reserved, imparting his fund of knowledge 
only to his most intimate friends. He lived 
many years in Vermont and New York, going 
rather late in life to Ohio, where he died, in 
1 84 1, aged 80, "having lived a life of useful- 
ness and leaving a memory without a stain or 
reproach." 

Charles A. Dana, Assistant Secretary of 
War under Lincoln, but best known as Editor 



29 

of the New York Sun, was a grandson of 
Daniel. Another grandson, Junius Dana, and 
family still live at Warren, Ohio, where they 
conduct a fine musical institute. 

105 Susannah, b. Jan. 16, 1762, m. Jabes Fitch, had four 

children. 

106 SARAH, b. Sept. 30, 1763, m. Moses Hyde Dec. 6, 

1787, d. at Alexander, N. Y., 1856, aged 93. 
Sarah was given charge of what money they 
had and some specially valuable articles, 
which she carried in a little casket about ten 
inches long, which she never let out of her 
reach all the miles of that long journey, and 
she always kept possession -of the casket until 
she visited her children in Mich, in 1836-9. 
when she gave it to her son, Milton, to pass 
it on down. It is now in the possession of 
one of his daughters. 

107 Anderson, b. Aug. 11, 1765, m. Sarah Stez'cns. 

Anderson took care of himself as best he 
could, improving all of his opportunities for 
education until he was twenty-one, when he 
returned to Wyoming to recover his share of 
his father's estate, eventually buying out his 
younger brothers. Their land was so cen- 
trally located that a canal and a railroad both 
passed through it, and a main avenue ran on 
one side of it, so that much was sold in build- 
ing lots and for manufacturing enterprises, 
bringing wealth and prosperity to the family, 
to which the subsequent development of coal 
added not a little. 

Anderson lived to a ripe old age, and had 
several children, and many of his descendants 
are still residents of that vicinity. He was 



30 

active in causing the erection of a monument 
in memory of those who fell at the Battle of 
Wyoming. 
io8 A;:;ael, b. March 17, 1767, m. Rebecca Carey; had 
eight children. The oldest, Amasa, lived at 
Ithaca, N. Y., was a lawyer of prominence 
and member of Congress. 

109 Sylvester, b. July 4, 1767, m. Anne Kimball. 

Imbued with his father's zeal for relis^ion 
and a love of learning, he sold his patrimonial 
right and obtained a liberal education, gradu-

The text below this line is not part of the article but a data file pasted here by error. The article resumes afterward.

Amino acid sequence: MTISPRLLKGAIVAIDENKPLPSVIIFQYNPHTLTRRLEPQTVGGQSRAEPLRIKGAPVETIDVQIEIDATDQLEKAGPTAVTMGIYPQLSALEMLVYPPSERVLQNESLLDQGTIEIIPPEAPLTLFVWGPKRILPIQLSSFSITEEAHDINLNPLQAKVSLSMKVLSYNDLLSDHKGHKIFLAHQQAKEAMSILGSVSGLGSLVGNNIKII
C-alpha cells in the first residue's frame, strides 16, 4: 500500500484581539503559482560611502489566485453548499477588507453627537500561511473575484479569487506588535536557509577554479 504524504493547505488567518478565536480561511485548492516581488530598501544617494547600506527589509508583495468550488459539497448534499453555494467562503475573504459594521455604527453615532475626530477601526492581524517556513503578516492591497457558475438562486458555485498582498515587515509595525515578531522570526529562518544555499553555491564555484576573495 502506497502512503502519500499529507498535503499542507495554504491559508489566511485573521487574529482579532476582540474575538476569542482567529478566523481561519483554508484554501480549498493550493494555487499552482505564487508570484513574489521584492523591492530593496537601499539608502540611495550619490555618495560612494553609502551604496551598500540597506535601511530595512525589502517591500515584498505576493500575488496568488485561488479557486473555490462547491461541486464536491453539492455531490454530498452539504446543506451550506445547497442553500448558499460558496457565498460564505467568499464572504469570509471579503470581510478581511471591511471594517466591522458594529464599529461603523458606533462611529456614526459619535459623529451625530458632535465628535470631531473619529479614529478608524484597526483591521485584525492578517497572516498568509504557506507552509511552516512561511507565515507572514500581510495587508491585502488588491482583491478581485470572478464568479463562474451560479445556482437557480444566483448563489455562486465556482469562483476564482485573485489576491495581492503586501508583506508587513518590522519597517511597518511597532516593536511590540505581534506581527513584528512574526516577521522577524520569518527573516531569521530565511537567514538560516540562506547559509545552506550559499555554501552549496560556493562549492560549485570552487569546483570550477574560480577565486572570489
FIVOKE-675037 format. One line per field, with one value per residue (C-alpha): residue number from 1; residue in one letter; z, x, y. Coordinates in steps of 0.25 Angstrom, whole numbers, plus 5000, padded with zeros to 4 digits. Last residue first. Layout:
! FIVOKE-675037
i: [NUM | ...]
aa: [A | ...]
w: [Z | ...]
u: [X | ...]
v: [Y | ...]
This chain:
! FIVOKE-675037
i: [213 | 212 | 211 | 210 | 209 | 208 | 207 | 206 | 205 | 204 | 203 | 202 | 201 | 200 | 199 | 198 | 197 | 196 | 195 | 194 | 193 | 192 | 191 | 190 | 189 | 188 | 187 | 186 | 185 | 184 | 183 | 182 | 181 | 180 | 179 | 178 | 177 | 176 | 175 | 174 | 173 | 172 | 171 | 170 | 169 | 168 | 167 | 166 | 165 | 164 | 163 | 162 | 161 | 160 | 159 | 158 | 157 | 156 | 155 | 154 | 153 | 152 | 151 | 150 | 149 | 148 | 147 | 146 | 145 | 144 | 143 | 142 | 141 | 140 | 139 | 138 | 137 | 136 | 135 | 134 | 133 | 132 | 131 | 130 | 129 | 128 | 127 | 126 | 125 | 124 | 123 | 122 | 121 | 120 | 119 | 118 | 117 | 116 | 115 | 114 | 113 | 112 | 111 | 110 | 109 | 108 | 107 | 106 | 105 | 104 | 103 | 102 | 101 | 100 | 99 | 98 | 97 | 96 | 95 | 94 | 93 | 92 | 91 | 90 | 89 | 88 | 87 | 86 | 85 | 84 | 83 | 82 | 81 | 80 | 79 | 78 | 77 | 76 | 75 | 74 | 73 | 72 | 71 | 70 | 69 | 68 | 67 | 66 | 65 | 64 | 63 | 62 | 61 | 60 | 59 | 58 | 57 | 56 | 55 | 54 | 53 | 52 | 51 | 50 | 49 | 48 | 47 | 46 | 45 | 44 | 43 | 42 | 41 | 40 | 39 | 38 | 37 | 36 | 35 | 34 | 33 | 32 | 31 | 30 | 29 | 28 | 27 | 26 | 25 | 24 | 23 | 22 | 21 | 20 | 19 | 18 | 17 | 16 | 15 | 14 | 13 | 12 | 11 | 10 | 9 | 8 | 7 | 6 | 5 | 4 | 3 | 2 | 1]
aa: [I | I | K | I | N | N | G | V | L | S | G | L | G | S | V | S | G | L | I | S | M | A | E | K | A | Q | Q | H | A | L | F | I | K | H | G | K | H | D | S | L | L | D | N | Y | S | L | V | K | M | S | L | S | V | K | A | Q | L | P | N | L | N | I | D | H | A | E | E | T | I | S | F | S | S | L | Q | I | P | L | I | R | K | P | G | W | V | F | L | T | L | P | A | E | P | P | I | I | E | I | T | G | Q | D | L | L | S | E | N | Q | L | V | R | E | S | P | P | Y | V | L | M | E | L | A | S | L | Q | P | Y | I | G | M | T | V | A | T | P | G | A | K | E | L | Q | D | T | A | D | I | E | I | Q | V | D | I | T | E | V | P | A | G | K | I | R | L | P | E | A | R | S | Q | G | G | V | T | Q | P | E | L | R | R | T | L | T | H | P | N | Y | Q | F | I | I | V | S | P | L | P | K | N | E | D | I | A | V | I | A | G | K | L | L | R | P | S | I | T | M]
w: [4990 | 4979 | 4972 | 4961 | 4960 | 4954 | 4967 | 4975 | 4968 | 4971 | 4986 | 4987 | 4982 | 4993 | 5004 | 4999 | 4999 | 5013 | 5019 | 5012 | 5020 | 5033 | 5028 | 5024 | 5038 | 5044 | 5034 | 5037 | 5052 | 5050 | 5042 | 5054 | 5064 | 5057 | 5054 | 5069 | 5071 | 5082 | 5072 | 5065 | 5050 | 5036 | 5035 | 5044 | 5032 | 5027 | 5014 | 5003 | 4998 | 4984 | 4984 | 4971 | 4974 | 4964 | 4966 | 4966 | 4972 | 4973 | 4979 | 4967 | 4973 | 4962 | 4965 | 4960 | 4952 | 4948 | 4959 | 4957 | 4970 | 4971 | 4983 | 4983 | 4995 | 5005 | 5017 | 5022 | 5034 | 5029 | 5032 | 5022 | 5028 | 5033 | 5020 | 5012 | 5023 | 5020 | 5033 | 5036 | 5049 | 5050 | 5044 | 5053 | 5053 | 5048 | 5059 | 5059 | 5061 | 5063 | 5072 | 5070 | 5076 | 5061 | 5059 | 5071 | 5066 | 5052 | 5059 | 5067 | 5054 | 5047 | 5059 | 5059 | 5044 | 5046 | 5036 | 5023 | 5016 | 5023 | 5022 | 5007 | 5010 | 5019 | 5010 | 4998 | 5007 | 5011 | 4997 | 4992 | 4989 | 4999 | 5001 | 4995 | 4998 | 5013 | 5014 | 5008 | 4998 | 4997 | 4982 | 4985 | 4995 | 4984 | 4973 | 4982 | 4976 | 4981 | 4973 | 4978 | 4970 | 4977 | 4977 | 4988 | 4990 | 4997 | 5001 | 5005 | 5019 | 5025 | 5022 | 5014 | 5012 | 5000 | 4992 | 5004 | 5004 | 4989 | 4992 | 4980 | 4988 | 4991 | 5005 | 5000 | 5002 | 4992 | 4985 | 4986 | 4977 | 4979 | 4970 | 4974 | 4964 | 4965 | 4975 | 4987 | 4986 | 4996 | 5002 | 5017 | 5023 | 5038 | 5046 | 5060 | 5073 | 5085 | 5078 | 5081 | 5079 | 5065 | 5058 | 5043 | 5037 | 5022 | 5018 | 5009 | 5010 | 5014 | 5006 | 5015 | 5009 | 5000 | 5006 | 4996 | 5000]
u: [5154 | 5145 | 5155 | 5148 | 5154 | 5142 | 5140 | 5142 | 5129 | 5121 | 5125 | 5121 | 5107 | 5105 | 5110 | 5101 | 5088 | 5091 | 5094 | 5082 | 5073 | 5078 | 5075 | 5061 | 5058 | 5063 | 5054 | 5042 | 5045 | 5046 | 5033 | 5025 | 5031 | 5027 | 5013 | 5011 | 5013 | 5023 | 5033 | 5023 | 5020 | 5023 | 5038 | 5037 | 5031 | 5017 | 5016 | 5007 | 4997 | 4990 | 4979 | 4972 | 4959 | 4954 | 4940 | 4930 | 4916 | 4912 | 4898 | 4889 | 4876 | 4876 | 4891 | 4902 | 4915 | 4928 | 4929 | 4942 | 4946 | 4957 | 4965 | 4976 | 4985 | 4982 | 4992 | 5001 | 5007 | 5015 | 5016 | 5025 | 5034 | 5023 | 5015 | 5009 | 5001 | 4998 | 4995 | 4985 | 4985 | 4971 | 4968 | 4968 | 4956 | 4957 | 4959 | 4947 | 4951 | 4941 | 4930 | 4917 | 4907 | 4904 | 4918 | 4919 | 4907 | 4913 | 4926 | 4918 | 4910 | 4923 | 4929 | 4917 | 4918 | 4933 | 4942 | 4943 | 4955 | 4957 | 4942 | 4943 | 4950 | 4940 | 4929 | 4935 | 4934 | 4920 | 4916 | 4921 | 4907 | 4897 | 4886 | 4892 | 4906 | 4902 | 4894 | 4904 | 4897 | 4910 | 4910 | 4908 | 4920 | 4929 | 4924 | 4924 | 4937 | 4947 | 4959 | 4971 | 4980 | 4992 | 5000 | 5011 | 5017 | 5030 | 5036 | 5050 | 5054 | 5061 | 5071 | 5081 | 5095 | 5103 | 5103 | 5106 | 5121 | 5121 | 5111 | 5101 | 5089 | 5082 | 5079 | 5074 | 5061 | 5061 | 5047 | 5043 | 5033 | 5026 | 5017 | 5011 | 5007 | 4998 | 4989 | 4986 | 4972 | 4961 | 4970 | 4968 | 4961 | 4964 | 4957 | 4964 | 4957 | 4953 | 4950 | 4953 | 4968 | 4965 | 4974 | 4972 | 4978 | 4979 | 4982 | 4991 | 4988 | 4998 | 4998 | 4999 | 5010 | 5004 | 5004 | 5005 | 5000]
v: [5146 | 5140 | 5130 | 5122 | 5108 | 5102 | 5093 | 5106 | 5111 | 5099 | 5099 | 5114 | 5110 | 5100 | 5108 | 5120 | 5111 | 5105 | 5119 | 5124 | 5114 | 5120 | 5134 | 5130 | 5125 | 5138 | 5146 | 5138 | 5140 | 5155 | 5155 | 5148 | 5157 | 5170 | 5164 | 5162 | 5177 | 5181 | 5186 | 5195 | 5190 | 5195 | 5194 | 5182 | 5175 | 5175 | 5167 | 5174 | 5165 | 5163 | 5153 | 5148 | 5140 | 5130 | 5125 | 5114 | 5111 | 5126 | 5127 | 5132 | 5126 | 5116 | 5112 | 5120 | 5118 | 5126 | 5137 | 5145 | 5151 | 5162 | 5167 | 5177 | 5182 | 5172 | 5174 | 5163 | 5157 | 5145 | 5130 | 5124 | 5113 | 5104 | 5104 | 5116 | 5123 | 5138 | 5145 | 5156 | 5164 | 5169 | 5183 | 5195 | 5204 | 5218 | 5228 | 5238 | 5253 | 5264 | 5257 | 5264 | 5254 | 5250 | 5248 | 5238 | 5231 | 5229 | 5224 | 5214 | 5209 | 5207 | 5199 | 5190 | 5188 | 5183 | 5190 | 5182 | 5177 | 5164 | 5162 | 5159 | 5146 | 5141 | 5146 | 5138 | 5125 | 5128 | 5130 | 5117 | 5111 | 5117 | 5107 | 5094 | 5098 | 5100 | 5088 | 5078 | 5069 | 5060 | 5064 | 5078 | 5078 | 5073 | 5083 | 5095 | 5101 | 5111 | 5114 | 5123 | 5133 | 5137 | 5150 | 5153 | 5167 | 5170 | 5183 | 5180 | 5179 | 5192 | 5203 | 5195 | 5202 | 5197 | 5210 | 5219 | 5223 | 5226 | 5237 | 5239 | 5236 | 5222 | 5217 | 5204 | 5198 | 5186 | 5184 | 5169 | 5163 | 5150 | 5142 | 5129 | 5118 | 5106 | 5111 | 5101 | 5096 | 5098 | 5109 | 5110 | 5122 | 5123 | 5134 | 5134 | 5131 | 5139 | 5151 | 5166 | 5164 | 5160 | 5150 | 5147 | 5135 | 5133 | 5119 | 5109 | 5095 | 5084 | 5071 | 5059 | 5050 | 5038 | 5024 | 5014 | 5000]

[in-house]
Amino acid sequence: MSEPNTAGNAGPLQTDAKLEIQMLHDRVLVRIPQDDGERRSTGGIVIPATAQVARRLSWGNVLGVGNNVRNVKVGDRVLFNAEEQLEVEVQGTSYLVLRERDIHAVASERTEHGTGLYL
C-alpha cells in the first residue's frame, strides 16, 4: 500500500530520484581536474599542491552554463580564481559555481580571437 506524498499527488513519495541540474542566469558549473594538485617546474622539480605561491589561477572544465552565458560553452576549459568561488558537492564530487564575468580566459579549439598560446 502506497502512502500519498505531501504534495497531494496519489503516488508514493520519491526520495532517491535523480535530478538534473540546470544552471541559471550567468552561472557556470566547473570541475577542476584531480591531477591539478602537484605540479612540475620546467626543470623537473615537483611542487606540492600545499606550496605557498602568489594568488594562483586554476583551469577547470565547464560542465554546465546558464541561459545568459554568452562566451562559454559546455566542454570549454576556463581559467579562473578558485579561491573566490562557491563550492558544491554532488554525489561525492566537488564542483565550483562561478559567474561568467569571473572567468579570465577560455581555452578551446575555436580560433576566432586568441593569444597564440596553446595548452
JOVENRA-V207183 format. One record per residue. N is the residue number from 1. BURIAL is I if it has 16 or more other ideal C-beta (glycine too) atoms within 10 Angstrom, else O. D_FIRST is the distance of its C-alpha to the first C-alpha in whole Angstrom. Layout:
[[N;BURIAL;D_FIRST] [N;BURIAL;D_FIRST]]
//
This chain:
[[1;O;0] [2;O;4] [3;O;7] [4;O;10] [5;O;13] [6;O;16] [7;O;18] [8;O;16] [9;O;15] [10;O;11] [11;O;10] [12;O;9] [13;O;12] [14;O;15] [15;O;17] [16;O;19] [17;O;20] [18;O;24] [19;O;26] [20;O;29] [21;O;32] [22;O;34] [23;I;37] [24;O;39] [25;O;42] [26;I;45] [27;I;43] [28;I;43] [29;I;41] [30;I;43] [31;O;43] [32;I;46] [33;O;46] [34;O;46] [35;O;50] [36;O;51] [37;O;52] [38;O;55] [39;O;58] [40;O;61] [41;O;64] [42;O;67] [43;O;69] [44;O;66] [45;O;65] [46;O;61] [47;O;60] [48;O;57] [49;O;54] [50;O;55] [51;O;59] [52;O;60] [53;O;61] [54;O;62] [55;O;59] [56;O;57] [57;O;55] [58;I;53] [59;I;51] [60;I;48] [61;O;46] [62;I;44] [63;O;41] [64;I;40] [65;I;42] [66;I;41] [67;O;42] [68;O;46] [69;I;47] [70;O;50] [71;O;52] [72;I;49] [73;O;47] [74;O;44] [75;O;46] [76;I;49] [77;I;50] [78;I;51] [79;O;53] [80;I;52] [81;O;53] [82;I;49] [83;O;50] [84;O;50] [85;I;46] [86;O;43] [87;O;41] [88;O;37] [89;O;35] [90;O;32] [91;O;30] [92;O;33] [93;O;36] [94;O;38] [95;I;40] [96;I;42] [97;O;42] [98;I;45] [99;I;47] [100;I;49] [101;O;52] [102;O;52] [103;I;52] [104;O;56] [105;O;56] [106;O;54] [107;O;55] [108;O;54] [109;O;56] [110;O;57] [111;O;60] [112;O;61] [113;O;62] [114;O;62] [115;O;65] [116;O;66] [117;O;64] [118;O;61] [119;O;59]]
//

ating at Yale, in 1797, in the class with 
Lyman Beecher and Horatio Seymour. He 
settled at Concord, N. H., and became a 
noted Presbyterian Divine. He d. in 1848, 
in his 80th year. 

His two sons, Charles H. and Sylvester, 
both graduated at Andover. Charles became 
an Episcopal minister and was rector of the 
church at Alexandria when the Civil War 
broke out. The church was turned into a 
hospital, and Charles ultimately drifted to the 
South, married and died there. Sylvester was 
a lawyer and judge, was living at Concord, 
N. H., in 1900. One dau. m. Rev. Dr. Bar- 
rows, the other d. unmarried. 

110 Eleazer, b. Aug. 12, 1772, m. Polly Stevens, had 

eight children. 

Probably no other name in the United 
States is attached to so many celebrated men 
as that of Dana. They are to be found con- 
spicuous for activity and ability in every 
department of State, church, literature, sci- 
ence, art, law, and in every generation since 
the first Richard. They get to the front in 




SARAH DANA'S LITTLE CASKET. 



31 

everything they undertake, and there seems 
to be no great undertaking in which they do 
not appear. 

There are also many descendants of Rich- 
ard, men and women, of other names who 
have greatly distinguished themselves. 

As travelers, the Danas have for many 
years held a prominent place. " They have 
gone out into all the world intelligently and 
brought much of valuable information home 
to the people. What intelligent traveler has 
not met a Dana somewhere in his travels 
away from home and native land? " 



ANCESTRAL LINES OF MOSES HYDE. 



BUSHNELL LINE. 



111 Richard Bushnell m. Mary Marvin, dau. of Matthew 

Marvin, at Hartford, Oct. ii, 1648. This is 
the first record we find of him. His name 
also appears in 1656 among the owners of 
home lots in Norwalk, but he is not after- 
wards found in the list of early settlers, and 
it is supposed that he became a resident of 
Saybrook, and d. about the year 1658. 

His relict appears, in 1660, at Norwich, as 
the wife of Thomas Adgate. Her Bushnell 
children were brought with her to the new 
settlement, and their births are found regis- 
tered with those of her Adgate children. 

(ill) Richard. 

112 Joseph, b. May, 1651, m. Mary LefRngwcU, Nov. 28, 

1673. They had eleven children. He lived to 
his 96th year and his wife to her 92d. 

113 Richard, b. Sept., 1652, m. Elizabeth Adgate, dau.